The demands of Boyd’s training and regatta schedule will keep him abroad almost continuously through the end of September with the winter months devoted to South Florida training. As part of his team training through USSTAG, Boyd will spend 120 days with a coach this year. “The base level of support on the team has gotten so much better,” he says. “It’s been the biggest game changer for our program.” Although Boyd assures us that racing in Europe has its moments, he says, “It’s a pretty monastic existence. The days are long; you sail, go to the gym, have debriefings, work with coaches, and watch videos. It’s fantastic, yes, but
there’s not a lot of free time.”
As well as a demanding training and travel schedule, Olympic campaigns are expensive. Sails, insurance, and travel expenses add up quickly, and while USSTAG helps with funding, athletes such as Boyd must bridge the gap with private and corporate sponsorships. You may learn more about Boyd’s campaign via his website and blog at bryansail.com. He will keep SpinSheet readers posted on his progress along the Olympic trail.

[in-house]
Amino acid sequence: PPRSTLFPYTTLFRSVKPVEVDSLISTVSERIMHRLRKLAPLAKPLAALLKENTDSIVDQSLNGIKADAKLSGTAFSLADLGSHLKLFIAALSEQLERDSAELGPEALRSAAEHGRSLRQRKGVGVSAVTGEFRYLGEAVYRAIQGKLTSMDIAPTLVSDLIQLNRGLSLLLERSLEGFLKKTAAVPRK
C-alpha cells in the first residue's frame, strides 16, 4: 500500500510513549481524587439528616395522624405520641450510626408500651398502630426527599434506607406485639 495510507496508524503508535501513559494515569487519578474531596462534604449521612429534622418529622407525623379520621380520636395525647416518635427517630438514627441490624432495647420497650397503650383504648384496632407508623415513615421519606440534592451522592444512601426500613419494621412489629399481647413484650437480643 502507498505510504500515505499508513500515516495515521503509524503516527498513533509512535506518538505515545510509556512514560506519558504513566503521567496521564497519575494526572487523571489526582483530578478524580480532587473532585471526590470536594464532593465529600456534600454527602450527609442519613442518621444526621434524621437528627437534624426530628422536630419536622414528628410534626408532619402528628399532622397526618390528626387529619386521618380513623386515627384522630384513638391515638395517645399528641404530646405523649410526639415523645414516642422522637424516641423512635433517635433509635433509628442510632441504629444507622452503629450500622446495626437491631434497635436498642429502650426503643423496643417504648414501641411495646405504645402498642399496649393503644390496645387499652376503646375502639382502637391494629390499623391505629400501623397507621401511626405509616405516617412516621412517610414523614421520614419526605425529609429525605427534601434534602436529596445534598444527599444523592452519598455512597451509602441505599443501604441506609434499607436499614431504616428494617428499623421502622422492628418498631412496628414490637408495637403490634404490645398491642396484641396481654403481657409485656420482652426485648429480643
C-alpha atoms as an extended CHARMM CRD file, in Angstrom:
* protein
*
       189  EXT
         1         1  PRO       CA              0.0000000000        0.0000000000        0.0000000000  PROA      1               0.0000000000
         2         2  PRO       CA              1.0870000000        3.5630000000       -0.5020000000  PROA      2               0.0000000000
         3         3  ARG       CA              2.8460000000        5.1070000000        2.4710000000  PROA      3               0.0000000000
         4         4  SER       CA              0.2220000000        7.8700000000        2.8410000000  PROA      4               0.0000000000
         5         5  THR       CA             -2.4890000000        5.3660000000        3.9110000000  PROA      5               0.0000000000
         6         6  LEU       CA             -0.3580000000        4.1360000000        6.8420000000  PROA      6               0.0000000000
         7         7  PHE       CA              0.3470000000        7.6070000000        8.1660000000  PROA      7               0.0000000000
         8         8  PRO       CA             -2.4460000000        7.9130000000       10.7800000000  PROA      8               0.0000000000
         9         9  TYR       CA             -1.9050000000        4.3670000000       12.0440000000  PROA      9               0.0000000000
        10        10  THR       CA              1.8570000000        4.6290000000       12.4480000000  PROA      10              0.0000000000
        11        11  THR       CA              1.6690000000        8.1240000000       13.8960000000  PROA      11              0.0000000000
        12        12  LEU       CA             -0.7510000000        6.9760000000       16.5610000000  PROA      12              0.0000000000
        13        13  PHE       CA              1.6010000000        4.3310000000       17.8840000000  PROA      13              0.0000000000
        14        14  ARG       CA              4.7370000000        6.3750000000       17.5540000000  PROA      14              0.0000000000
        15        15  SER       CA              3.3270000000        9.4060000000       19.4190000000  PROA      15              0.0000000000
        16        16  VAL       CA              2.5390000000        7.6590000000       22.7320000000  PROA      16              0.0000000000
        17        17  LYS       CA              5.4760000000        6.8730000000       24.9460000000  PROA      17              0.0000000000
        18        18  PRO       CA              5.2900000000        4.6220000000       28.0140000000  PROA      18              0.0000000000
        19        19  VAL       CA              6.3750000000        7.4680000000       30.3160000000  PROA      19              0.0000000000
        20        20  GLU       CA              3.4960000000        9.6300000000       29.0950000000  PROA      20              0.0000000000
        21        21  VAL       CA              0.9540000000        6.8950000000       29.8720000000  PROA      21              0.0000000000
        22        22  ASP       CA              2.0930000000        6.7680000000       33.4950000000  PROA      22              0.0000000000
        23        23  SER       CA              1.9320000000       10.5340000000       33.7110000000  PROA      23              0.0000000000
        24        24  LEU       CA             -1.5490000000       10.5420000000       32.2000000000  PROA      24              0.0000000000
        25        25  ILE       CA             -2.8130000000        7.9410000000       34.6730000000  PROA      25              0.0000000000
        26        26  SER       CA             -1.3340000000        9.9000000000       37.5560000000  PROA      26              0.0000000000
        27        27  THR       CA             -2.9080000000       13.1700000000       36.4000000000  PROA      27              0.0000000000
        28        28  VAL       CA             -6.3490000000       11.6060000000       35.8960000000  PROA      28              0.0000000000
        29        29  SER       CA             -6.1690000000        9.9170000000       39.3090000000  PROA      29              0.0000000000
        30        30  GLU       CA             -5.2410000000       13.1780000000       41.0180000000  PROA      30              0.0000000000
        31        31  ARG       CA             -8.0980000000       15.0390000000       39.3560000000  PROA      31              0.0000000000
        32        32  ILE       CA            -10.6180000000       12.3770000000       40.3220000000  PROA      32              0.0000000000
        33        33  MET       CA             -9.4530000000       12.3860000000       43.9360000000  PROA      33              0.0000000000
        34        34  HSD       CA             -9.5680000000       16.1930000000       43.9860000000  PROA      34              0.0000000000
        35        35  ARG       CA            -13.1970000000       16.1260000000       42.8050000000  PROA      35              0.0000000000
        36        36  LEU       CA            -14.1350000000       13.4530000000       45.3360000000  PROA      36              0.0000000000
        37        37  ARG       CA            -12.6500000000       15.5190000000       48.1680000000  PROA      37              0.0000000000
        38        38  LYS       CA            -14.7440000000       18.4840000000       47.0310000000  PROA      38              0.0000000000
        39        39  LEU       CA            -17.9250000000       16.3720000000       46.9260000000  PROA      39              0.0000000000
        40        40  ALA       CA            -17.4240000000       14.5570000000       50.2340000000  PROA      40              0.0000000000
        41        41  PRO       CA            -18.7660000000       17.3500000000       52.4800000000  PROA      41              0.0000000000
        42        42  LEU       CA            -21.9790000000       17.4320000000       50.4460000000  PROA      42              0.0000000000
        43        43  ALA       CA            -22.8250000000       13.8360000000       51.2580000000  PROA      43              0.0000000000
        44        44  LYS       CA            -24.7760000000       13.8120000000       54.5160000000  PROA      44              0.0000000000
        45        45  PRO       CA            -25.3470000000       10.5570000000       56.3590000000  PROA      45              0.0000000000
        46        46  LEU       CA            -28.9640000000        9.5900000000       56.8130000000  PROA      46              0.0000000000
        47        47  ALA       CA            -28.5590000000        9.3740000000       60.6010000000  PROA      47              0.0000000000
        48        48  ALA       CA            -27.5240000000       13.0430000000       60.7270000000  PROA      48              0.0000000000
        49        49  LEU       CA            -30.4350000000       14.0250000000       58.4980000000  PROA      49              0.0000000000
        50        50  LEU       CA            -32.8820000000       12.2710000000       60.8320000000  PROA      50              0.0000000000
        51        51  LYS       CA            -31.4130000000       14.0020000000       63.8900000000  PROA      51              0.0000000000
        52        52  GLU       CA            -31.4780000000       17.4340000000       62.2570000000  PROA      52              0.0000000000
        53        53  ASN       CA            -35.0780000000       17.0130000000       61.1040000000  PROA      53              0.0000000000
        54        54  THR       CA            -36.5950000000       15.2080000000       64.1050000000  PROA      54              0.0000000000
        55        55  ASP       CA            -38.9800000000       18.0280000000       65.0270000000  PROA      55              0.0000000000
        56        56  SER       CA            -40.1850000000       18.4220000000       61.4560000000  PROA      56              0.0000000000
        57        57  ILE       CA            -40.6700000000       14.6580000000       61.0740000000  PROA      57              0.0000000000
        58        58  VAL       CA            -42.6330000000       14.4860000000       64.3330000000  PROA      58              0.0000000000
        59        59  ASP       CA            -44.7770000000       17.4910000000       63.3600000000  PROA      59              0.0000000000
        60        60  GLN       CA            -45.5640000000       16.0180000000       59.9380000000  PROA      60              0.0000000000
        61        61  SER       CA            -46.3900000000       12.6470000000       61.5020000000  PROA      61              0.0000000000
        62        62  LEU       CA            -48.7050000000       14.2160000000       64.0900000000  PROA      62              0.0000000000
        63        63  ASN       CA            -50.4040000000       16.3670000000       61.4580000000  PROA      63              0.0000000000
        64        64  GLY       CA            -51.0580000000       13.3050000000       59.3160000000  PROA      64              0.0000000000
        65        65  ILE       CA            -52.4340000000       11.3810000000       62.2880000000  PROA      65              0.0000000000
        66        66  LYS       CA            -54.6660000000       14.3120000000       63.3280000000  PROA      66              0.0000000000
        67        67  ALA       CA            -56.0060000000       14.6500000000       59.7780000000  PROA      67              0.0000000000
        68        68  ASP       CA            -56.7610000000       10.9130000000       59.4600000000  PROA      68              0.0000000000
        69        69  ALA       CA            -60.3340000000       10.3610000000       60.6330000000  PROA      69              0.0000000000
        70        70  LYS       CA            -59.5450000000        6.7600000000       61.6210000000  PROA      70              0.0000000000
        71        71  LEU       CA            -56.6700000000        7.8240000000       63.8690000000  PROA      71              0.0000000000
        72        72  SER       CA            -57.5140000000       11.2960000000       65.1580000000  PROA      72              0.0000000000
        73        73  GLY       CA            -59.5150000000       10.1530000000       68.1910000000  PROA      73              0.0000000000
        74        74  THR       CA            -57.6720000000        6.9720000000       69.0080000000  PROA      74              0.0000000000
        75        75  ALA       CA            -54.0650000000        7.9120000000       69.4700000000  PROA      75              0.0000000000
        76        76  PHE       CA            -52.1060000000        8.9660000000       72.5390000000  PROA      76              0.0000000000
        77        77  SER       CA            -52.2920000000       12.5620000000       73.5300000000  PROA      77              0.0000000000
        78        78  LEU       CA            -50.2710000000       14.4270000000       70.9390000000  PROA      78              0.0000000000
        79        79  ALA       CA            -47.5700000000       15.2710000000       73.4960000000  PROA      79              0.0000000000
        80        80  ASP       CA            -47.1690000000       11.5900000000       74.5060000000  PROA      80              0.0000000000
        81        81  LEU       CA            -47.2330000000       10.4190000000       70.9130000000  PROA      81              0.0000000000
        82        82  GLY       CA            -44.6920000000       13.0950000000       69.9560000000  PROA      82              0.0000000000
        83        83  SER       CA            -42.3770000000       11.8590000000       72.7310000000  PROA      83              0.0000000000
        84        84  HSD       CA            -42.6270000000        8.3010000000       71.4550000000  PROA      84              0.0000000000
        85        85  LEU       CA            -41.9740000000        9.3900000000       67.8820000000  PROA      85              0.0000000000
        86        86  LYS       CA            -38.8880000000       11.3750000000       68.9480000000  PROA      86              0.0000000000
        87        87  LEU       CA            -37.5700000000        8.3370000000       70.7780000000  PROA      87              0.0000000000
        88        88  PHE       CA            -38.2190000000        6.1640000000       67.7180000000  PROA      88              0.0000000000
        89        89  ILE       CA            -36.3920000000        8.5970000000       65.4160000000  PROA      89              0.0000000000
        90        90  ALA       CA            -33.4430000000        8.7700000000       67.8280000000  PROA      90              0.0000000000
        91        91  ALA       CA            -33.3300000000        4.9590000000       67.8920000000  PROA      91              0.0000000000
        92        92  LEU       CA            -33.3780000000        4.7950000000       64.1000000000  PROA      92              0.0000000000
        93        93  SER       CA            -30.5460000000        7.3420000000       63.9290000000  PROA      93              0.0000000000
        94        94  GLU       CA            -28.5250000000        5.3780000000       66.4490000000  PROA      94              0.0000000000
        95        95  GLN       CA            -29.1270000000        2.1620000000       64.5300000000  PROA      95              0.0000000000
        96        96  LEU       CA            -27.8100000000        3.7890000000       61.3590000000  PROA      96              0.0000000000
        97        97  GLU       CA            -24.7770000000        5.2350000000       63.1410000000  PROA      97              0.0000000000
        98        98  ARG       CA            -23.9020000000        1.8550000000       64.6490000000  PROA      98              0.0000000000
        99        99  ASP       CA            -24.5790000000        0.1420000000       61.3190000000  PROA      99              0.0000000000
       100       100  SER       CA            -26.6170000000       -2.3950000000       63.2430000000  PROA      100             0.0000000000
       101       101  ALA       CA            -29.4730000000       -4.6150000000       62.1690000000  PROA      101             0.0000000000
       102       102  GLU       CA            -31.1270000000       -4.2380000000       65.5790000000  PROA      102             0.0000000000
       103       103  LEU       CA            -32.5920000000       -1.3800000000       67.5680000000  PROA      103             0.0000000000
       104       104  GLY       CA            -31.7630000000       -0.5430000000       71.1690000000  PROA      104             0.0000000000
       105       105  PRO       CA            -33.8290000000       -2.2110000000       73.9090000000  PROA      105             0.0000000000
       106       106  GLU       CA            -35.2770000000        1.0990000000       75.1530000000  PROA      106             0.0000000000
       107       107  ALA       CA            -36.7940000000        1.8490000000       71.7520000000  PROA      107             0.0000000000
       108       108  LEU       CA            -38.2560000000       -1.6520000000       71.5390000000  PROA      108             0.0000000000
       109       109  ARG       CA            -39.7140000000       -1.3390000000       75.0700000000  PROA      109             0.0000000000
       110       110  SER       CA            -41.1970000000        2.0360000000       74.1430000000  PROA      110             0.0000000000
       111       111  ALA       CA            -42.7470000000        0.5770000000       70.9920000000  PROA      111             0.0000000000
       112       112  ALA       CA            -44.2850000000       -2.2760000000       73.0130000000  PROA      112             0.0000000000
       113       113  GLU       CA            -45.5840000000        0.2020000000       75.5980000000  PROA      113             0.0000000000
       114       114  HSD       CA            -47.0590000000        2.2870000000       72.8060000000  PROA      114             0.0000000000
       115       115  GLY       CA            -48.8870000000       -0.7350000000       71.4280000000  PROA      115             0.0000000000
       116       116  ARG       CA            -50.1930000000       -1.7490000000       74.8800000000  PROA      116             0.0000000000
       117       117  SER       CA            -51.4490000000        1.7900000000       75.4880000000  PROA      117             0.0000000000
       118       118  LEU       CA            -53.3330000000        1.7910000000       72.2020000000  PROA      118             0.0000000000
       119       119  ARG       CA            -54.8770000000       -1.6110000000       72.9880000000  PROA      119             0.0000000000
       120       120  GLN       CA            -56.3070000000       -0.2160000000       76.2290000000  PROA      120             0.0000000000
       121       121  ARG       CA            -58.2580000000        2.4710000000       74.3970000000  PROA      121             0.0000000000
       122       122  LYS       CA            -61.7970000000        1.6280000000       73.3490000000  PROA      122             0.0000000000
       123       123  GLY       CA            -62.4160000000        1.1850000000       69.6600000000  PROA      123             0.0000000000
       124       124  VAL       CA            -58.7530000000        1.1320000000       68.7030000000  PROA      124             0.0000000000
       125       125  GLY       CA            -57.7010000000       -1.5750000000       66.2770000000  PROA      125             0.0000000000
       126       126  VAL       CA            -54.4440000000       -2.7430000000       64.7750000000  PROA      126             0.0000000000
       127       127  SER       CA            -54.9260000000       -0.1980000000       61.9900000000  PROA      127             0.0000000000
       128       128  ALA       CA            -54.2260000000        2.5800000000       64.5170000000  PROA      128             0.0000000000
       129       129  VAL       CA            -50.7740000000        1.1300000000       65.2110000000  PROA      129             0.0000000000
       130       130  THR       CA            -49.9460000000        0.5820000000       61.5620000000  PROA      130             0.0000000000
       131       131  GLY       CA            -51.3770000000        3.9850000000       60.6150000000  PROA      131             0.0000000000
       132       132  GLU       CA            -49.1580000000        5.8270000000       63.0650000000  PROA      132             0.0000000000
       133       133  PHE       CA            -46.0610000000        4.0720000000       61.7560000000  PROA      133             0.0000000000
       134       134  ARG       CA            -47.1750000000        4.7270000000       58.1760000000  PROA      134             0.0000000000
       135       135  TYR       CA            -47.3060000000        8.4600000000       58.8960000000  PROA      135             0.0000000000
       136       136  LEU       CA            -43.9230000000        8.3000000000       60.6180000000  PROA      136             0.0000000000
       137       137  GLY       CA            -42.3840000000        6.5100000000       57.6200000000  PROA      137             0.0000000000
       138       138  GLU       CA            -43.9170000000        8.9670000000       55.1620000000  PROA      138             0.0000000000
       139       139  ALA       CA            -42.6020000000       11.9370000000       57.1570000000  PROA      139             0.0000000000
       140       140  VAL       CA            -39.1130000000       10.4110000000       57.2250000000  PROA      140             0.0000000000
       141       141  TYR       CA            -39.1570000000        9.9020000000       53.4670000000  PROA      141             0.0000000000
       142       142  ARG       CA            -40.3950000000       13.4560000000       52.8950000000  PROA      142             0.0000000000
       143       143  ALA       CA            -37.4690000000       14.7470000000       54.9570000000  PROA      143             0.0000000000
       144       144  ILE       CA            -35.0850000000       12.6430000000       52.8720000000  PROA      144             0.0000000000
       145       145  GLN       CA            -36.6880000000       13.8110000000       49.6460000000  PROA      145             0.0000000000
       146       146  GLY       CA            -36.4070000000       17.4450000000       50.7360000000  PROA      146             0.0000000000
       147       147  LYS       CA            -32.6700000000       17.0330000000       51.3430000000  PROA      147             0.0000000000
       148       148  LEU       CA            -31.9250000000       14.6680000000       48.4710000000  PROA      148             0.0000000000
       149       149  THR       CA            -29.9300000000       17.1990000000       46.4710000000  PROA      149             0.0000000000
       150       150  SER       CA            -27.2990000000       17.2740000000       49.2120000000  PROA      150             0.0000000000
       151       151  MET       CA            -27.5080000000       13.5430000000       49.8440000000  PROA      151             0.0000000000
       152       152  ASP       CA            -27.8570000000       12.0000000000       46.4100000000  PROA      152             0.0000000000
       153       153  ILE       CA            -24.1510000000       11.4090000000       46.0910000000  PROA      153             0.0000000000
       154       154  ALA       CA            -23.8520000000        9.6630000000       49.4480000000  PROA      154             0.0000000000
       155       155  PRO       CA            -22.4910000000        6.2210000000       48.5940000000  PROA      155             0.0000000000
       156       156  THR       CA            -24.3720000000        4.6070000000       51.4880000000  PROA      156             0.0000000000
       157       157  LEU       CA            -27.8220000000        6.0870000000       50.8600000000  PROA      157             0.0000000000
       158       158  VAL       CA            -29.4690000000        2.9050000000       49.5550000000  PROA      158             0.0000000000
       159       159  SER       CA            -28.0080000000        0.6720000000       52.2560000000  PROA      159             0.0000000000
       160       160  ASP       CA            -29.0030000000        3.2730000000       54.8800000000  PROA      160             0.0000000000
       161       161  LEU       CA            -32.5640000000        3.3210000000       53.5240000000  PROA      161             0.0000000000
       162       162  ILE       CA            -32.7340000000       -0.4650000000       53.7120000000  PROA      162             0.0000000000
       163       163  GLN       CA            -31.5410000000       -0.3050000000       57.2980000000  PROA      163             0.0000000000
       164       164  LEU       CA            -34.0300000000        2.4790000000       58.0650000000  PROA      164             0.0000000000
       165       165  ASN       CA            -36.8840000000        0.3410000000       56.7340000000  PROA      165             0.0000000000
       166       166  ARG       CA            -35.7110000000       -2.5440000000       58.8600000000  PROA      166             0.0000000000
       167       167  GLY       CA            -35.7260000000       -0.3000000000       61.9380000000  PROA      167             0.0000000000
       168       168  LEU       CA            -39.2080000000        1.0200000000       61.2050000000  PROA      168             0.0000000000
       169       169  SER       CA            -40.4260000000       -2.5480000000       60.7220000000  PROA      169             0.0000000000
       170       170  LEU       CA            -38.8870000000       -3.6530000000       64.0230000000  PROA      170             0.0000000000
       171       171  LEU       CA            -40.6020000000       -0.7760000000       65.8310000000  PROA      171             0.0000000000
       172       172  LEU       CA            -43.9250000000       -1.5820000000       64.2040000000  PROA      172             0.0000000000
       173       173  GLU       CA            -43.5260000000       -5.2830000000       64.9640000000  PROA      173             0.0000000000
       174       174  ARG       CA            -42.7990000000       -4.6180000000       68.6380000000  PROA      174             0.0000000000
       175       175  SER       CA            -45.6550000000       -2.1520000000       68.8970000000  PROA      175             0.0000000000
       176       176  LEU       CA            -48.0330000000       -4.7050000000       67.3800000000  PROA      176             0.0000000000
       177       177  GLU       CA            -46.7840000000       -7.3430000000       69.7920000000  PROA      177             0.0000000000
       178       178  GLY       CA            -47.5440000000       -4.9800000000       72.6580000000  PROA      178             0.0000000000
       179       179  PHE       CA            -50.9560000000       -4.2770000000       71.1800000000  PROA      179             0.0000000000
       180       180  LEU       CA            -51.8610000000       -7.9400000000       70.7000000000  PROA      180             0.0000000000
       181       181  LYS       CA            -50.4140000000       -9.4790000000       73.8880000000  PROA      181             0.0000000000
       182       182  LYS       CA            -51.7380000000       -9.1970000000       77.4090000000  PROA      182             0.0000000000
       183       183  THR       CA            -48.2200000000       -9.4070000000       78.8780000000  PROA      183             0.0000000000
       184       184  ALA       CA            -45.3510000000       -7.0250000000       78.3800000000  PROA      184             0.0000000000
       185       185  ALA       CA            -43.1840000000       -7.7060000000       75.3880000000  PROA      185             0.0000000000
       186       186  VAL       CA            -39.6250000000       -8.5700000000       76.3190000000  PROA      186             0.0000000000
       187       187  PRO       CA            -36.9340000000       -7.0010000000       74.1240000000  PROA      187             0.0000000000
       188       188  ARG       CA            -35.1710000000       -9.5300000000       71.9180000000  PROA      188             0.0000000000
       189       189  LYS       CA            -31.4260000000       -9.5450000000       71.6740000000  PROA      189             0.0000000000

SpinSheet: What was your most memorable racing moment in 2009?
The first race of the Finn World Championships in Denmark. I had made the decision to be a contender. When I won the first race, that moment cemented my decision to make a go of it full-time.
What would surprise Chesapeake Bay racers about training for Olympic sailing?
What might surprise them is how much of our training is off the water. We spend three hours a day in the gym working with trainers, and our dieticians keep us on a strict diet.
Who are your best sailing buddies these days?
My teammates at USSTAG. The team has really become tightly knit lately. We train together with our own classes and other classes. I just got back from an intense fitness training camp at the U.S. Olympic Training Center in Colorado Springs, CO, where we go twice a year. We also sail and train together in Miami.
What’s in your gear bag?
Zhik hiking pants, Atlantis top layers, Aigle boots, Kaenon sunglasses on the water, Sperrys off the water, and garden gloves.